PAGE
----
Transcript Edited for Clarity
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Transcript:

Javier Pinilla-Ibarz, MD, PhD:
The role of next-generation sequencing in the management of chronic myeloid leukemia still is not very clear. We understand that there is recent evidence in publication that investigates the possible mutation that may transform in patients later on. However, it still is not really a clear utility of this technique in the regular management of CML. I would like to make the point, however, that in order to address the ABL mutations that have sometimes been seen in the treatment with a tyrosine kinase inhibitor (TKI), it’s important to remember that next-generation sequencing is only going to address mutations in, most of the time, normal ABL and not in the BCR-ABL. So, it’s important to specifically order a kinase domain mutation that needs to be performed after amplification of BCR-ABL. That will be an important point to consider when people in the community and other institutions can’t have access to these panels of next-generation sequencing that include ABL.

In order to choose a first-generation or second-generation TKI in our patients with newly diagnosed chronic myeloid leukemia, we always have to consider several factors, including age and risk of disease at diagnosis. In terms of when I use a first-generation TKI, I keep these options for patients who have multiple comorbidities. Most of the time, they are old age and are low-risk disease, and the reason is because the importance of early molecular response of the control, in the long run, is not as important in another group age.

So, the use of a second-generation TKI in the treatment of chronic myeloid leukemia is a topic that has been in the area for many years, and there is no doubt that the second-generation TKIs—in this case, dasatinib and nilotinib—have an important role in multiple areas in this setting. In my practice, most of the time I use these second-generation TKIs, dasatinib and nilotinib. And, in general, I use these in a younger population of patients, specifically in people who have high or intermediate risk. However, we can also offer these drugs in people who have low-risk disease, with the goal to achieve this complete molecular response that will be open to the possibility to this continuation of the drug after a number of years—most of the time for 2, 3, or 4 years—and, of course, after at least 2 years of complete molecular response.

When I use dasatinib or nilotinib is really a matter of performance status and comorbid conditions. It is true that dasatinib and nilotinib have a different pathology and, of course, dasatinib sometimes is more adapted to a younger population with active lives. It may be a little harder for them to have a twice-a-day drug with fasting requirements. However, there is another population that may be in-between or they are not too old, who are not really bothered by this pathology, and they really may be a very good candidate for this drug. Besides this pathology of administration, comorbid conditions are really an important part of choosing these 2 second-generation TKIs. And we always discuss that in patients who have pulmonary conditions or chronic obstructive disease. We try to avoid as much as we can with dasatinib. In a patient who has severe history of diabetes or very strong cardiovascular history, we may shy away off nilotinib due to the described side effects.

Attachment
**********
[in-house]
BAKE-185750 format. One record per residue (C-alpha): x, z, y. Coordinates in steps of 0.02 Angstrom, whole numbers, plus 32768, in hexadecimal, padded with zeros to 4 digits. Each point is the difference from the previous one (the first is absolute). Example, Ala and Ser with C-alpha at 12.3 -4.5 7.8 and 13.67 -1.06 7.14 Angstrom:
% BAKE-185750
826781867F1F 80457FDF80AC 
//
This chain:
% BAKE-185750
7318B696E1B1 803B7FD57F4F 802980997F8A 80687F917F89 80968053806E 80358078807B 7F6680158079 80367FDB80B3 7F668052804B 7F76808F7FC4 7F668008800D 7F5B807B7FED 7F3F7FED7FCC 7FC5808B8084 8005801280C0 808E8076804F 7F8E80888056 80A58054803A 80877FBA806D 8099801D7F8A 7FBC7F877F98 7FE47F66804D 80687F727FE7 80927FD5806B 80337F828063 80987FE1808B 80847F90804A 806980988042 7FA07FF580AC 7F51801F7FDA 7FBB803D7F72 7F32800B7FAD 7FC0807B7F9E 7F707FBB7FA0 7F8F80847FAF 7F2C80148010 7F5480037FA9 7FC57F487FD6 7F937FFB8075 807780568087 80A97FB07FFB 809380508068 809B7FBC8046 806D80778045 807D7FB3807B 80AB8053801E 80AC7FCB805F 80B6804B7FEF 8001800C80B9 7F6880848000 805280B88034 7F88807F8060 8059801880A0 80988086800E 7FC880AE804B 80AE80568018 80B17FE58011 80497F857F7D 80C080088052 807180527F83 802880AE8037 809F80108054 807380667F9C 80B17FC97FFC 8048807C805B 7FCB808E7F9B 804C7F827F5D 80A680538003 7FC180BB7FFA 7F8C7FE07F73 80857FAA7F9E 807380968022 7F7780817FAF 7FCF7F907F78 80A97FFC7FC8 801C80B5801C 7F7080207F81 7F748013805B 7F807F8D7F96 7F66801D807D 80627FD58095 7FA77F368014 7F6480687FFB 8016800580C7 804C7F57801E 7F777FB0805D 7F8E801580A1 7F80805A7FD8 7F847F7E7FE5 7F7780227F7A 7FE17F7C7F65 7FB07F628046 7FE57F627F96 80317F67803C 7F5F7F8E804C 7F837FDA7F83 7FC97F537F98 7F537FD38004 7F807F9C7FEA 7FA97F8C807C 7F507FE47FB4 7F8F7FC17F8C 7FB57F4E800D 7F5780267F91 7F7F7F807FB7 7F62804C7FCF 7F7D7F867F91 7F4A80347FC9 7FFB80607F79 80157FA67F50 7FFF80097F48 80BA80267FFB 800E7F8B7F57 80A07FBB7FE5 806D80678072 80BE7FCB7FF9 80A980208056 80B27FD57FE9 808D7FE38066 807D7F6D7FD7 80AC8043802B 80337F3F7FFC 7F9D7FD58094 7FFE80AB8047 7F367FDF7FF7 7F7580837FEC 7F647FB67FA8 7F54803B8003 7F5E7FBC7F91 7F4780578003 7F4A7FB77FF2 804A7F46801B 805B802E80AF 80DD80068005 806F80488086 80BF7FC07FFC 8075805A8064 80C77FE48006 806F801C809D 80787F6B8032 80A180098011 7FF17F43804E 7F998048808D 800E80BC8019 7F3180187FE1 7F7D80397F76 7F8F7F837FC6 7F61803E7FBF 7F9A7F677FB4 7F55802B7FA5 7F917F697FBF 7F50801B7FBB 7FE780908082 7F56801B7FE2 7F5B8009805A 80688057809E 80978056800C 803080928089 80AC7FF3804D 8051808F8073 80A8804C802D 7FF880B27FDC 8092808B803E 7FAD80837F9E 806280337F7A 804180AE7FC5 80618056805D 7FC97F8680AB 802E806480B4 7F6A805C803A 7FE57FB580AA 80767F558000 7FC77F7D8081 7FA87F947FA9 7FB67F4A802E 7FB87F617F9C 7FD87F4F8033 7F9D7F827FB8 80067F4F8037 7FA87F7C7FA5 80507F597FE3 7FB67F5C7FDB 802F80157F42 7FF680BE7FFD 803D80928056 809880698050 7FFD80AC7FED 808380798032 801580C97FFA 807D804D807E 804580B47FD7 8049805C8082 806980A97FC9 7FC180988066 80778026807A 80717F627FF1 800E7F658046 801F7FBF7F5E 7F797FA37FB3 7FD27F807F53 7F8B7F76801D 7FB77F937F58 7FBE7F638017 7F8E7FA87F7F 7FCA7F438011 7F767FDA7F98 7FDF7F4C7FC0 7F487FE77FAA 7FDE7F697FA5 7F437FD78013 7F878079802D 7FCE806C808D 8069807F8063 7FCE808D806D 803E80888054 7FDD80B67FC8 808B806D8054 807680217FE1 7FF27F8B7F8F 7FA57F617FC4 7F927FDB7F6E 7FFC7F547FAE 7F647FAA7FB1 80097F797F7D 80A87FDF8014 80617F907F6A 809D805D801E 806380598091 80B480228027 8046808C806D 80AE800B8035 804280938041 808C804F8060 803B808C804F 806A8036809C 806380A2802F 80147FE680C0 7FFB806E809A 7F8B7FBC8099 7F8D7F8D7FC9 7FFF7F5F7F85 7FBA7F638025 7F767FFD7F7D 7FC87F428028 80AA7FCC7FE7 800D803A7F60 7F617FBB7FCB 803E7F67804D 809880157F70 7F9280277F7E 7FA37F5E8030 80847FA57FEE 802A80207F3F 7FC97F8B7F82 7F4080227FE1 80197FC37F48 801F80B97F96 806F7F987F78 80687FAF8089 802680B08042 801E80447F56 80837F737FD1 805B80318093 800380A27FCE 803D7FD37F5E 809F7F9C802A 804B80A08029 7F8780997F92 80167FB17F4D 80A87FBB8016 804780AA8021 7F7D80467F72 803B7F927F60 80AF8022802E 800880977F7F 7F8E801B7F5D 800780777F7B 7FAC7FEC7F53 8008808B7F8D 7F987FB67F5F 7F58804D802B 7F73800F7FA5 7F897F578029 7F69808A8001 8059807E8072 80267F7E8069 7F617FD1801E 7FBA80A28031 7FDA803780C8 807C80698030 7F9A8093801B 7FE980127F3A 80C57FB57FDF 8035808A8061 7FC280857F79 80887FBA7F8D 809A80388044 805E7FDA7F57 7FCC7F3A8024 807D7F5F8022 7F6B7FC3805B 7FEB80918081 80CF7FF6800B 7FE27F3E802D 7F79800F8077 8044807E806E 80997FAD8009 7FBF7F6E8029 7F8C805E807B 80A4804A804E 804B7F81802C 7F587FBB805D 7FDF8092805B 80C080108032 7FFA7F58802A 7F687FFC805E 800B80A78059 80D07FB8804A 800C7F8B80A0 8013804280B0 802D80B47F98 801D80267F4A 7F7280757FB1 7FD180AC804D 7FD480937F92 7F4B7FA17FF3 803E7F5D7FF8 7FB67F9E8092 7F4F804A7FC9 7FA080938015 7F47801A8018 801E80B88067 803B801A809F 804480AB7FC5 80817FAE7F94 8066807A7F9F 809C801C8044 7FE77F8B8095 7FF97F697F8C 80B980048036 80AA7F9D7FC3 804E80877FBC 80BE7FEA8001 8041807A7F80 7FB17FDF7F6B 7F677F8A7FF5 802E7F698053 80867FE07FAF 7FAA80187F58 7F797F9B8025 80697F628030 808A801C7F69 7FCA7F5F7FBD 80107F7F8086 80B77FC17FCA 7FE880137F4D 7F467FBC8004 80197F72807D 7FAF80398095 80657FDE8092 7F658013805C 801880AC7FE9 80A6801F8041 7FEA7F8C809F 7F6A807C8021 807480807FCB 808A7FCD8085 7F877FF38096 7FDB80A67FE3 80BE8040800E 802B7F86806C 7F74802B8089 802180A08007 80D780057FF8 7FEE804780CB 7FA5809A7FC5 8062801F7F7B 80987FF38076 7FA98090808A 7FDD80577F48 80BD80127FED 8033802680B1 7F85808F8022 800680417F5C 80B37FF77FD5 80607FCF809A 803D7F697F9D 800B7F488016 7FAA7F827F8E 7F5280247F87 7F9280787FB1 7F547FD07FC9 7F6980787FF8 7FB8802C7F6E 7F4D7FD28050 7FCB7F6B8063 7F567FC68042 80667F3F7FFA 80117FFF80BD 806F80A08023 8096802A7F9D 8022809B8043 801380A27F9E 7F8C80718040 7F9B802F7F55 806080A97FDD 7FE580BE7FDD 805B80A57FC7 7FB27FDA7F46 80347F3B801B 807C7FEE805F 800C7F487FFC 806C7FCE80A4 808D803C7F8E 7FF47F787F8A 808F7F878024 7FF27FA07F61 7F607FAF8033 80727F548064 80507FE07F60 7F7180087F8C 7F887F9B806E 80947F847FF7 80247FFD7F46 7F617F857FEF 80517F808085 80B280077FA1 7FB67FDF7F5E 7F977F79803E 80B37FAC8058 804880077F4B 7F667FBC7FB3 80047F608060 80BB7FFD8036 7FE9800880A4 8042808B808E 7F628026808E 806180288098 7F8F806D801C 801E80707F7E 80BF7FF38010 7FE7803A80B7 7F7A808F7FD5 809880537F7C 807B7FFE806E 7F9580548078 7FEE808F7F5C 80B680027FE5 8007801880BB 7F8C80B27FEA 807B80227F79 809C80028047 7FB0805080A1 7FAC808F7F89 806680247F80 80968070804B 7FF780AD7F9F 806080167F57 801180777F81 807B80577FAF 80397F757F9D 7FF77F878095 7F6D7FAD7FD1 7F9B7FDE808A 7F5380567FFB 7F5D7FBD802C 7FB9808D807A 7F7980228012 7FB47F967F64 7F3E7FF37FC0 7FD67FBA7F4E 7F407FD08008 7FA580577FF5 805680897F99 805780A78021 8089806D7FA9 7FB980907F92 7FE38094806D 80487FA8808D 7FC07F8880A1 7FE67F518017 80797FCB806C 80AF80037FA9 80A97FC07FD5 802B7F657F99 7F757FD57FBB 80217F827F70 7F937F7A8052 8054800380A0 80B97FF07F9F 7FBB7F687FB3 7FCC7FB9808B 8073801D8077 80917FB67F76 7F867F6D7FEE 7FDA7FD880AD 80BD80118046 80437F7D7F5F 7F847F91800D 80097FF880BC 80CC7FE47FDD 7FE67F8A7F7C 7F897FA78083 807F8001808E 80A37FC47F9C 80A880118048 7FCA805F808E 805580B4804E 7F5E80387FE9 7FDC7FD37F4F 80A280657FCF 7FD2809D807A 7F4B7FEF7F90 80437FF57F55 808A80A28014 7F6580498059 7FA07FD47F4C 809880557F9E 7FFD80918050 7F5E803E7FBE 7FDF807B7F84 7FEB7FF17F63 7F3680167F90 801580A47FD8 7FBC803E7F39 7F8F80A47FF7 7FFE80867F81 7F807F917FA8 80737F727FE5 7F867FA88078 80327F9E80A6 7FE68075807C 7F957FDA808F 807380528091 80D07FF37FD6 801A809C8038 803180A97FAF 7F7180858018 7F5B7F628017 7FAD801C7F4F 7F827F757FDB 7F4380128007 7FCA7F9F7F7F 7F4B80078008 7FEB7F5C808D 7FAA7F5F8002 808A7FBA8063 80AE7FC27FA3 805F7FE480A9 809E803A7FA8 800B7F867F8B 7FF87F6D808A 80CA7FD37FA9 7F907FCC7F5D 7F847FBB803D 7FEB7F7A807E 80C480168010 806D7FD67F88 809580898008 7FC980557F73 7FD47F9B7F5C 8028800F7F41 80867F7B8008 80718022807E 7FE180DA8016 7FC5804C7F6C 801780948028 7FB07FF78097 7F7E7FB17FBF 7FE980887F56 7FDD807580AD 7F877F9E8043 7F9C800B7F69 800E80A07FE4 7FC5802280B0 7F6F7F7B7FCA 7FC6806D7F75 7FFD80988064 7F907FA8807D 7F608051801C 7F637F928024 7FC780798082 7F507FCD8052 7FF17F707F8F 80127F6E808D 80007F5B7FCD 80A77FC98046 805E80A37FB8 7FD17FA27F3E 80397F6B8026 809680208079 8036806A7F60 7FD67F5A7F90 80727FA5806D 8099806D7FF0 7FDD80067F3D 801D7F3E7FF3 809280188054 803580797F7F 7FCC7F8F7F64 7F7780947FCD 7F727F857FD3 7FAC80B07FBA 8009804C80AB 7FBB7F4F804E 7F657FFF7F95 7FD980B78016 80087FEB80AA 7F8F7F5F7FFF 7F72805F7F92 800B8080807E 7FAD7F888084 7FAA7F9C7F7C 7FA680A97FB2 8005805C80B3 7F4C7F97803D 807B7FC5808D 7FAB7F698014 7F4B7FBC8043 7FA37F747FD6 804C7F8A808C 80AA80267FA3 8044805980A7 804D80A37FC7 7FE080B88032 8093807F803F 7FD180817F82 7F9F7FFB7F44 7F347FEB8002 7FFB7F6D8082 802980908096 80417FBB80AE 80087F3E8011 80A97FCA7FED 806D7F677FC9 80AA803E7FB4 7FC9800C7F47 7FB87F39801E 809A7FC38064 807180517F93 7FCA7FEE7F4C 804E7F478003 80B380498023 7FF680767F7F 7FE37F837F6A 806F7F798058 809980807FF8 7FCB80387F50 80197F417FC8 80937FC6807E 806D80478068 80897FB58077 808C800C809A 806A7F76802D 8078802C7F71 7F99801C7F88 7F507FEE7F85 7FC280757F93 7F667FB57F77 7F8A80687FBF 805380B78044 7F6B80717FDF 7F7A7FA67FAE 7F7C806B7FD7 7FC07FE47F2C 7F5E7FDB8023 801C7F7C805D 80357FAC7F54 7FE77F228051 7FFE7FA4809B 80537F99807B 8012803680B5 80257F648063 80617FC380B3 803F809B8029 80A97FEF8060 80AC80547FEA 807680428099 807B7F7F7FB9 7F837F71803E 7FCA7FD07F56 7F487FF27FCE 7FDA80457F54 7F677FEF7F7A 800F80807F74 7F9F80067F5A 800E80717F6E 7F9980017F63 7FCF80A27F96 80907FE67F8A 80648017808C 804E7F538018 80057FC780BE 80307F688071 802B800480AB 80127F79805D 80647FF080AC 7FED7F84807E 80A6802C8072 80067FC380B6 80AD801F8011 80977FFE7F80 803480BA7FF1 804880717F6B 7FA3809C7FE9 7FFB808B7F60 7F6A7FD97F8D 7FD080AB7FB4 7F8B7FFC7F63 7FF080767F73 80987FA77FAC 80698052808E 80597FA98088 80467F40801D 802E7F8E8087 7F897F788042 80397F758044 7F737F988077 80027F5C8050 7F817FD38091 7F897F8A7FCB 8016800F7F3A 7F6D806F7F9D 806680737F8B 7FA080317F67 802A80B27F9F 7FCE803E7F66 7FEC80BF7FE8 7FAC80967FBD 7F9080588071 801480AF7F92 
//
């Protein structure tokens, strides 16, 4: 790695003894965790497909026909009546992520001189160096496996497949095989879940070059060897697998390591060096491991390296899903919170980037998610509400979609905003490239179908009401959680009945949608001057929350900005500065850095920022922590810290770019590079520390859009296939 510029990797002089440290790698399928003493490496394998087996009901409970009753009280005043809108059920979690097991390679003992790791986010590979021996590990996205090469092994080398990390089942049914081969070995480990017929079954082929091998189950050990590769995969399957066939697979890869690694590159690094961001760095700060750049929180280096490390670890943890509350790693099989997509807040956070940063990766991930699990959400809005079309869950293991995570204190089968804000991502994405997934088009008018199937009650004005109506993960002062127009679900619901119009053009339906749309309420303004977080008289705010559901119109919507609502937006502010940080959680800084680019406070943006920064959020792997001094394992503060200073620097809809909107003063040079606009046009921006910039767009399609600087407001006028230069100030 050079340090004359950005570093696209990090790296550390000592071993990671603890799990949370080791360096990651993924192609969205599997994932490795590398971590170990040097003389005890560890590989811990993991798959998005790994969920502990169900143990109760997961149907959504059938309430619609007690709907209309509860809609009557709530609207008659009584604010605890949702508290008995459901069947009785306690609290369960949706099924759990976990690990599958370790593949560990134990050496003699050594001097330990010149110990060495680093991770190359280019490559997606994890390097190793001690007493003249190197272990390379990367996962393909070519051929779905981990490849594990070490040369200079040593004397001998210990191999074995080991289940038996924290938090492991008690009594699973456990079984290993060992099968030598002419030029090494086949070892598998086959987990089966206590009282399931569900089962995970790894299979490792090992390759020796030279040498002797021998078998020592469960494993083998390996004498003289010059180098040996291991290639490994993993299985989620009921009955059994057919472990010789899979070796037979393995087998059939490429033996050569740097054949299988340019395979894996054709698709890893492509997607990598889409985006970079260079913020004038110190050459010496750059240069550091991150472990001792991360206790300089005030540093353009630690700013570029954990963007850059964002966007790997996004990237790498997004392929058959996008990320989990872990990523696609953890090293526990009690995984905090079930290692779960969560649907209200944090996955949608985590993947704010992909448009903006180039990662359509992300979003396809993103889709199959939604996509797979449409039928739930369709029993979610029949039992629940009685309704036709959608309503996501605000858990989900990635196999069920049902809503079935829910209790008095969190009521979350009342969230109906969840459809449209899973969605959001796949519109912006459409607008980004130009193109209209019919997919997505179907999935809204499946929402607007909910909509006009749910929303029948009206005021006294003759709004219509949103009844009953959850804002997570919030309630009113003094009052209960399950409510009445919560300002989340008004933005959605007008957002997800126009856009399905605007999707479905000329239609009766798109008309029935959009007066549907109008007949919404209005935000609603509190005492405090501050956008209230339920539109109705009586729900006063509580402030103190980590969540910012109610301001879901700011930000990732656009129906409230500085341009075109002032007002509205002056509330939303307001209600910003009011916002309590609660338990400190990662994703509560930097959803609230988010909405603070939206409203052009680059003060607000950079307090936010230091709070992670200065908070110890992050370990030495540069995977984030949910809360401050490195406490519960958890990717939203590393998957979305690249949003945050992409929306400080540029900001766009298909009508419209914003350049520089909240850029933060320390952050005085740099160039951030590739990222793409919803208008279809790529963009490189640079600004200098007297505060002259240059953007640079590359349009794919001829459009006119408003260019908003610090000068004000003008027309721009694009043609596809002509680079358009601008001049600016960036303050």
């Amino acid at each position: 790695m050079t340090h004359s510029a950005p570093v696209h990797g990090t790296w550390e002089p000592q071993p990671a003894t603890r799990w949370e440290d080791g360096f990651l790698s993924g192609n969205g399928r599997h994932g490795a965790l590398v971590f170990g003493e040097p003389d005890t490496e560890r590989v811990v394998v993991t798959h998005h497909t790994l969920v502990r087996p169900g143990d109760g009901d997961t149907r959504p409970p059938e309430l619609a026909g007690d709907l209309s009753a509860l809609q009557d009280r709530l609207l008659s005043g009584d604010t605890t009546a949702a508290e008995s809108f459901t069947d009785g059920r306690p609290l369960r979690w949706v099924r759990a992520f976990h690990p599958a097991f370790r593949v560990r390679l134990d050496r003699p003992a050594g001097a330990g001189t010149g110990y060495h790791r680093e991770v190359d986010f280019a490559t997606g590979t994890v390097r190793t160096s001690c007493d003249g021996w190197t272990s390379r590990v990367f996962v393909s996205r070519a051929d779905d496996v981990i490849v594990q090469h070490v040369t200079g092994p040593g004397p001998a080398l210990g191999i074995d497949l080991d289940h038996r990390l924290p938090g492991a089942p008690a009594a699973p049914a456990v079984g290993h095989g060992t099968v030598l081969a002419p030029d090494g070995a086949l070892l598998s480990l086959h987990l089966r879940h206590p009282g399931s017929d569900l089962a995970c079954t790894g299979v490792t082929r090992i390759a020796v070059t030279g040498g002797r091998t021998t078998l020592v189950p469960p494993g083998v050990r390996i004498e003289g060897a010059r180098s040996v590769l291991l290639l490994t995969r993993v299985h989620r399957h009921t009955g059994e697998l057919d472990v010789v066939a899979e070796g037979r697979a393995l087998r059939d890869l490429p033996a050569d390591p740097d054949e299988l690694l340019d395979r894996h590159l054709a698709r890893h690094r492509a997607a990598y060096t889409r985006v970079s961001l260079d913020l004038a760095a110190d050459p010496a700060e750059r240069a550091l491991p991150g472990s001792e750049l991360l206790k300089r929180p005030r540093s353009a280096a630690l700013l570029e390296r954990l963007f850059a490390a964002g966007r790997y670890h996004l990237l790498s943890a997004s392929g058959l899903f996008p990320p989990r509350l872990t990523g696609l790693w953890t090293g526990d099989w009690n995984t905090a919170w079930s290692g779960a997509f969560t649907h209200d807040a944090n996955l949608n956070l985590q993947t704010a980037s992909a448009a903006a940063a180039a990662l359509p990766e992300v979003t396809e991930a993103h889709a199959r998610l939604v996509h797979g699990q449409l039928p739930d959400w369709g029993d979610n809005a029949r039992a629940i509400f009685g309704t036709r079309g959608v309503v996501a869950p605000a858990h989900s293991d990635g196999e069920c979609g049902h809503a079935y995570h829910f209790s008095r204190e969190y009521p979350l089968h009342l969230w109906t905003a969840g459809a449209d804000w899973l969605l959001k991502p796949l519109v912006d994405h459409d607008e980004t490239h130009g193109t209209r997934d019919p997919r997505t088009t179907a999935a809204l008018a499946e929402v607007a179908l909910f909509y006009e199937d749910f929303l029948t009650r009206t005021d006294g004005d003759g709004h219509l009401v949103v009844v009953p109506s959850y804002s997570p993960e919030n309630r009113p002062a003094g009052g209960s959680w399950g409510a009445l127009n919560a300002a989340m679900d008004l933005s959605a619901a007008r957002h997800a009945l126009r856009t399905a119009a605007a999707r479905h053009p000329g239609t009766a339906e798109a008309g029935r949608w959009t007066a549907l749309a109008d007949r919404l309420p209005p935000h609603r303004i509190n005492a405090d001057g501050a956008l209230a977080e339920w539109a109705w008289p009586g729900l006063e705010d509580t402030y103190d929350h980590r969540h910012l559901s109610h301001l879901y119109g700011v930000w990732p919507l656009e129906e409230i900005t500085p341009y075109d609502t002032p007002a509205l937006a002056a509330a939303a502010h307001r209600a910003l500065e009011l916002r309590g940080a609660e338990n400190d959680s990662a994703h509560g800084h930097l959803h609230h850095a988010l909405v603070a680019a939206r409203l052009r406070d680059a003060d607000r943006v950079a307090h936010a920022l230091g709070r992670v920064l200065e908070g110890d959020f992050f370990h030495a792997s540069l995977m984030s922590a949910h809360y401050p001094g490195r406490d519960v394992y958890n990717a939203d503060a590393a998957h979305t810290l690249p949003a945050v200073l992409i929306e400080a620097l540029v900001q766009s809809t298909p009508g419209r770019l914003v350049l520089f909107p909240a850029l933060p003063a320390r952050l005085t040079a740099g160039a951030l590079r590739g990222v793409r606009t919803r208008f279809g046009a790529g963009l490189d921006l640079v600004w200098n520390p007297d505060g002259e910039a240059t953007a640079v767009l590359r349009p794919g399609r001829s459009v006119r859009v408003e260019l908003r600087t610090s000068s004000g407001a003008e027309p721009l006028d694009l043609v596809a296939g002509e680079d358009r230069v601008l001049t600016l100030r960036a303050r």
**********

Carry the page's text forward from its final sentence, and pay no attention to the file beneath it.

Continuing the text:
On the topic of personalized dosing of a different TKI, I have to really say that we used to have access to imatinib levels a few years ago. Unfortunately, we don’t really have this anymore. There is some evidence from the Australian, and also from the French group, that optimizing the dose of imatinib in the first to second months from 400 mg to 600 mg—an even higher dose, depending on the level—may really improve outcomes and is something that was studied. However, these days, we don’t have an easy access to dosing of levels and these make it extremely difficult to perform this personalized dosing. The truth is that, in general, in the history of CML, we have seen that most of the drugs that we have been using as a frontline, or as they’re being studied with subsequent studies, have been shown that the dose was too high. And these examples with dasatinib—initially 140 mg, now we are using 100 mg based on the data—show a lower dose can really be efficacious. The same thing with nilotinib, 400 mg twice a day, was explored initially. They were lowered to 300 mg twice a day, and the lower dose also can be efficacious later on. However, unfortunately, we still don’t have really good information about how to measure levels and how to really specifically personalize these therapies.

Transcript Edited for Clarity